In a decision released August 27, 2012 in the Silver v. IMAX securities class action, Justice van Rensburg has ordered that leave to commence an action under Part XXIII.1 of the Ontario Securities Act (the OSA), which she previously granted in a decision released December 14, 2009, shall be deemed effective as of December 19, 2008, the last day of the original hearing of the leave motion. The purpose of this Order is to address the expiry of the limitation period to commence an action under Part XXIII.1 while the leave motion was under reserve.
Justice van Rensburg has taken an expansive view of the Court’s inherent jurisdiction to remedy a perceived injustice in the limitation period set out in the OSA for secondary market securities class actions. This decision in IMAX contrasts with the recent decision in Green v. CIBC where, in similar circumstances, Justice Strathy applied the Court of Appeal’s recent decision in Sharma v. Timminco Limited to deny a motion for leave to commence a Part XXIII.1 action on the grounds that the limitation period had expired. While there is a basis, set out below, for distinguishing the IMAX and CIBC decisions, it may be necessary for a higher court to consider the scope, if any, of the Court’s inherent jurisdiction to circumvent the limitation period set out in the OSA.
For securities class actions involving claims of misrepresentation in public disclosure documents, section 138.14 of the OSA provides that such an action must be commenced within three (3) years of the alleged misrepresentations. In IMAX, the limitation period expired in March 2009. In February 2012, the Court of Appeal released a decision in the Timminco securities class action which found that the limitation period in section 138.14 of the OSA is not suspended by section 28 of the Class Proceedings Act, 1992 (the CPA), which suspends limitation periods on behalf of class members on the commencement of a class proceeding, until a proposed representative plaintiff obtains leave from the Court pursuant to section 138.8 of the OSA and, with leave, commences an action under section 138.3 of the OSA.
IMAX was the first action under Part XXIII.1 to proceed to a hearing on the leave motion. The plaintiff issued a Statement of Claim on September 20, 2006, alleging misrepresentations by IMAX during the period February 17, 2006 to March 9, 2006. The leave motion, as well as a certification motion, was heard in December 2008. The Court’s decision was not released until a year later, in December 2009. It would appear that the issue of the limitation period was not addressed by the parties or the judge at any point in the proceeding.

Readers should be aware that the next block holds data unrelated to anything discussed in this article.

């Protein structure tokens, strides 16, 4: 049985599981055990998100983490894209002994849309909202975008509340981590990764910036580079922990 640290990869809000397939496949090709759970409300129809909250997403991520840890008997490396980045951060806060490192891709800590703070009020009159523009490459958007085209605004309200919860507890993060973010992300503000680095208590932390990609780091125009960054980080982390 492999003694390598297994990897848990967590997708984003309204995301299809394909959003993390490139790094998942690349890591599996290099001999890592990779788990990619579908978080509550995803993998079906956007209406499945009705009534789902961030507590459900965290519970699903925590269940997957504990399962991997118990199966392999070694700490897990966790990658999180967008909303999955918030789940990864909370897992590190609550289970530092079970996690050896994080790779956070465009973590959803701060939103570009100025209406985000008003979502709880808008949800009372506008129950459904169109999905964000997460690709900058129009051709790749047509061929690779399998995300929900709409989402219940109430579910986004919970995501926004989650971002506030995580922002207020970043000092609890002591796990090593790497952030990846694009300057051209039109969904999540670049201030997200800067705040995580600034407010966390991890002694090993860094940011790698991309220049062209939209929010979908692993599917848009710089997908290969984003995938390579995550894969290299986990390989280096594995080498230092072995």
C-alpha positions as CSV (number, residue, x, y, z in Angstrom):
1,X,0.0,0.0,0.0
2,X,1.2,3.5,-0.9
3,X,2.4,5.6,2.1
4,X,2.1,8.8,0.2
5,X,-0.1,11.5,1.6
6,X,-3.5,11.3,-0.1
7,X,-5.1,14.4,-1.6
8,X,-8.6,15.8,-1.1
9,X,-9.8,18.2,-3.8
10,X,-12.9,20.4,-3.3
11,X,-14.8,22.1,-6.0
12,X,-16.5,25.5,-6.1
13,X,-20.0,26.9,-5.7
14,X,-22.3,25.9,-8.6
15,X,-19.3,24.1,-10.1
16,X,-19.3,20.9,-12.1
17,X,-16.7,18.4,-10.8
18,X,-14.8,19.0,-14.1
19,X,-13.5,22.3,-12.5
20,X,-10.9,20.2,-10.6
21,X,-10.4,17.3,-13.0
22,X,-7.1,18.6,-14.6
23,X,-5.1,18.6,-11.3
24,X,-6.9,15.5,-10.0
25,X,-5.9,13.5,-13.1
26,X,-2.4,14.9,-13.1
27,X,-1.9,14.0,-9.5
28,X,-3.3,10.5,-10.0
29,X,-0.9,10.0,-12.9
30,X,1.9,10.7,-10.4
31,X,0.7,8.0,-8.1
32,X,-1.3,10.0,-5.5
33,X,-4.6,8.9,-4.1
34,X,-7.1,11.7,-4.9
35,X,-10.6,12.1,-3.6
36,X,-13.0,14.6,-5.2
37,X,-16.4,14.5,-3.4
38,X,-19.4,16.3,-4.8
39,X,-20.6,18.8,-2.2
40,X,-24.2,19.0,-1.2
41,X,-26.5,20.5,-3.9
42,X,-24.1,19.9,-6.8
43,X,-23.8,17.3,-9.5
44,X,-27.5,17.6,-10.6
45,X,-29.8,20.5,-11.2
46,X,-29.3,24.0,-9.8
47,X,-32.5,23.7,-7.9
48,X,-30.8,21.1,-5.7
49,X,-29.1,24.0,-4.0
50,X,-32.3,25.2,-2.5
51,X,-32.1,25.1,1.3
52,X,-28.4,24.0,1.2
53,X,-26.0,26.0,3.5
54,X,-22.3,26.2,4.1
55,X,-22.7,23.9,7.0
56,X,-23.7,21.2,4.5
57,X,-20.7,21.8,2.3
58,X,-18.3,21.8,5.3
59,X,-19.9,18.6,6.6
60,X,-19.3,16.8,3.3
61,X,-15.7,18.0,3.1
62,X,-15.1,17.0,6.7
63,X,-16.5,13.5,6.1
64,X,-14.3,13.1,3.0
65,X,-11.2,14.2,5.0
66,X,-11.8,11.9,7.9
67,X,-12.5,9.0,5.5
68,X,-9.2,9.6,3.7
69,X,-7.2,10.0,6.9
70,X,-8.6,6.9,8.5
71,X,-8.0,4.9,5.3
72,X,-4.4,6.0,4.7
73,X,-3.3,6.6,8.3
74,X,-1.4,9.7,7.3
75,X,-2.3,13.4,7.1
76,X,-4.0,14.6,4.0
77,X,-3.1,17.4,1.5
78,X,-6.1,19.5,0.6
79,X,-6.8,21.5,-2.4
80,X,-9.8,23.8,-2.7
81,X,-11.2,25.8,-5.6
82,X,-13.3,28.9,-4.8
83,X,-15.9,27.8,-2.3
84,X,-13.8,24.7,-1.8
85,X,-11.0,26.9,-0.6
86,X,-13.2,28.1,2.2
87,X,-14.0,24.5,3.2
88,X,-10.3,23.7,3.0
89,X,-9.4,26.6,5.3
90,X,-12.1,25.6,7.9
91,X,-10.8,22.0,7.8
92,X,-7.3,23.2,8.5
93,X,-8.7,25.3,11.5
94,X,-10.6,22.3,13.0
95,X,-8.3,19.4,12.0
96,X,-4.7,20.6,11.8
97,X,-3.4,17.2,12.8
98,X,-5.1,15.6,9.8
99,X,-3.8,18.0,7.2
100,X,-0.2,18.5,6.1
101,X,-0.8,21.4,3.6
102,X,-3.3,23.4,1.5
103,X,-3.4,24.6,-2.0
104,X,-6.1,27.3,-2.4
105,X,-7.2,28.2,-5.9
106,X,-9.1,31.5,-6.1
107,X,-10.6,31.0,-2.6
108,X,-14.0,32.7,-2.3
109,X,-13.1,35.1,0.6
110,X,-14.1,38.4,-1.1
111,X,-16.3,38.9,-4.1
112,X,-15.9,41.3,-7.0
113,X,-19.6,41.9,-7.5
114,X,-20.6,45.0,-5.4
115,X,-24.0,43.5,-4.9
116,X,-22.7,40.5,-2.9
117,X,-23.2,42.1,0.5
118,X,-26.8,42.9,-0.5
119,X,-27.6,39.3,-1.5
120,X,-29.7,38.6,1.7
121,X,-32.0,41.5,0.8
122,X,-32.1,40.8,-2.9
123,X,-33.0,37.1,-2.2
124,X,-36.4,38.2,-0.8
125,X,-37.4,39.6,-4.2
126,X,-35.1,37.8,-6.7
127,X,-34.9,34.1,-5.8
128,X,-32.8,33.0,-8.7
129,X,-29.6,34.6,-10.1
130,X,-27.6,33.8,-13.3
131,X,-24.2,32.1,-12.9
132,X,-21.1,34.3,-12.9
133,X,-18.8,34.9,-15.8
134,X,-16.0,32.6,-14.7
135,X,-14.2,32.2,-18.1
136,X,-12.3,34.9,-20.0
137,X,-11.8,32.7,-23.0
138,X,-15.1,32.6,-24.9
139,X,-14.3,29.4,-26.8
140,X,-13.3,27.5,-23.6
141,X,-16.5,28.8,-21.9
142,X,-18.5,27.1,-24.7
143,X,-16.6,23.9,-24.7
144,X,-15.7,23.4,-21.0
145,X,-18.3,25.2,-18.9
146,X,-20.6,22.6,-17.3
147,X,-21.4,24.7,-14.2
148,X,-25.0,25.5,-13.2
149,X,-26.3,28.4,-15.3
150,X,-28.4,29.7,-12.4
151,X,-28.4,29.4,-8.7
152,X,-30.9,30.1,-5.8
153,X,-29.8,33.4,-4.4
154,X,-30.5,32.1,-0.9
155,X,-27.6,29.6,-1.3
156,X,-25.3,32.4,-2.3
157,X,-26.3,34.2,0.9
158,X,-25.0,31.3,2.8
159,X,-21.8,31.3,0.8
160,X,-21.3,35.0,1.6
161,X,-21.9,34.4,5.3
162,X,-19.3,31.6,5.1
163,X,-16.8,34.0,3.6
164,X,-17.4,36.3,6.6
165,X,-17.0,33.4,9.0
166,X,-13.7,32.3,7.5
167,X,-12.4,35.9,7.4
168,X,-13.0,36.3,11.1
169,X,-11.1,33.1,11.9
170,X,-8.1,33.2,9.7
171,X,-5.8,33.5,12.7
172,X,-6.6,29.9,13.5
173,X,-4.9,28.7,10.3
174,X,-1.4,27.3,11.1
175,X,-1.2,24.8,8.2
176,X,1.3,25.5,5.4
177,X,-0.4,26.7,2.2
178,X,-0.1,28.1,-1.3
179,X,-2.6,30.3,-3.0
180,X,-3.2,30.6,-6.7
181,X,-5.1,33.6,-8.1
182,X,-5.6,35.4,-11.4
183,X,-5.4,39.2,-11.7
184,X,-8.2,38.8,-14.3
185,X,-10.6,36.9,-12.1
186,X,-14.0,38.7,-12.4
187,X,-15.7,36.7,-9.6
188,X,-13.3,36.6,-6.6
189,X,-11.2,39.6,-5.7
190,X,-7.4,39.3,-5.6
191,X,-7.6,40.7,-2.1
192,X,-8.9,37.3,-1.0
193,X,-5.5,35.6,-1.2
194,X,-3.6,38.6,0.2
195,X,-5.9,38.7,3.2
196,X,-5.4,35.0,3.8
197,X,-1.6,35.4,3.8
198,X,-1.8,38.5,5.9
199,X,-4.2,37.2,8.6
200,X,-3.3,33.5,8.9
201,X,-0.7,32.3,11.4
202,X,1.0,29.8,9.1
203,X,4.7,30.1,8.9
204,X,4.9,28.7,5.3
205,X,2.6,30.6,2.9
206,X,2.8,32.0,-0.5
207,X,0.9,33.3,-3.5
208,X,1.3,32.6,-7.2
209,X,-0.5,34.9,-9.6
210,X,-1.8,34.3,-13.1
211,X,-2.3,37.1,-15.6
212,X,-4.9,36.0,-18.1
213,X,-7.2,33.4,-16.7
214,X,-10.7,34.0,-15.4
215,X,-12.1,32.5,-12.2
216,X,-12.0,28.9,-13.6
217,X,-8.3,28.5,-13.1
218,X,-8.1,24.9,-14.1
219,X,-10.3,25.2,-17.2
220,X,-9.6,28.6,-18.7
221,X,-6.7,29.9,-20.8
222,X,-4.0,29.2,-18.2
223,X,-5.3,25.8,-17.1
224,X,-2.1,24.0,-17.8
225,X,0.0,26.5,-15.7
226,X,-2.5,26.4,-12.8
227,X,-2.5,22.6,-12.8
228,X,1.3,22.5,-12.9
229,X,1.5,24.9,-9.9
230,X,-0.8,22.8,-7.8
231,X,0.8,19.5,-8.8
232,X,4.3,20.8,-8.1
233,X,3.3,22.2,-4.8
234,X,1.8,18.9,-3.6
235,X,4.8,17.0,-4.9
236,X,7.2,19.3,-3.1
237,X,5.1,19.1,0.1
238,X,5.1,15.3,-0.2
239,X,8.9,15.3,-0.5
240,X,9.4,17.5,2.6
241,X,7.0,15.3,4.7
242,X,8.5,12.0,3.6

After the release of the Court of Appeal’s decision in Timminco, the defendants amended their Statement of Defence to plead that the Part XXIII.1 claims were statute barred by section 138.14 of the OSA because the Amended Statement of Claim pleading the Part XXIII.1 cause of action was first issued, with leave, more than three (3) years after the alleged misrepresentations. The defendants moved for summary judgment on this ground. The plaintiffs, in turn, moved for an order that leave be granted nunc pro tunc, “now for then”, meaning that the granting of leave to commence the Part XXIII.1 action would be retroactive to some date prior to the expiry of the limitation period.
A very similar issue arose in the CIBC securities class action, where Justice Strathy concluded that he did not have the authority to grant leave nunc pro tunc and, finding it had no reasonable possibility of success, he denied the motion for leave to commence the Part XXIII.1 action. One notable difference between the IMAX and CIBC proceedings is that the leave motion in IMAX was heard prior to the expiry of the limitation period whereas in CIBC the hearing of the leave motion was after the expiry of the limitation period, Justice van Rensburg nevertheless acknowledges that she is taking a “more expansive” view than Justice Strathy of the Court’s authority to grant orders nunc pro tunc.
Justice van Rensburg concluded that her authority to grant orders nunc pro tunc is based on the Court’s inherent jurisdiction to prevent injustice generally. In particular, she concluded that the doctrine of actus curiae neminem gravabit, meaning that a litigant should not be prejudiced by the conduct of the Court, justified granting leave nunc pro tunc in this case because the limitation period expired after the motion was heard and while the decision was under reserve. The actus curiae doctrine would appear not to apply in the CIBC proceeding as the leave motion was heard after the expiry of the limitation period, or for that matter, in the Timminco proceeding, in which the leave motion was not even served until after the expiry of the limitation period.
A further hurdle remained to address the expiry of the limitation period in IMAX. Typically the event that suspends a limitation period is not the fact that leave is granted but the actual issuance of a Statement of Claim. Justice van Rensburg concluded that the Court of Appeal’s decision in Timminco suggests that, where a Statement of Claim has already been issued stating an intention to seek leave to commence an action under Part XXIII.1, section 28 of the CPA suspends the limitation period in section 138.14 of the OSA upon the granted of leave and it is not necessary to issue a Statement of Claim actually asserting the Part XXIII.1 cause of action in order to suspend the limitation period.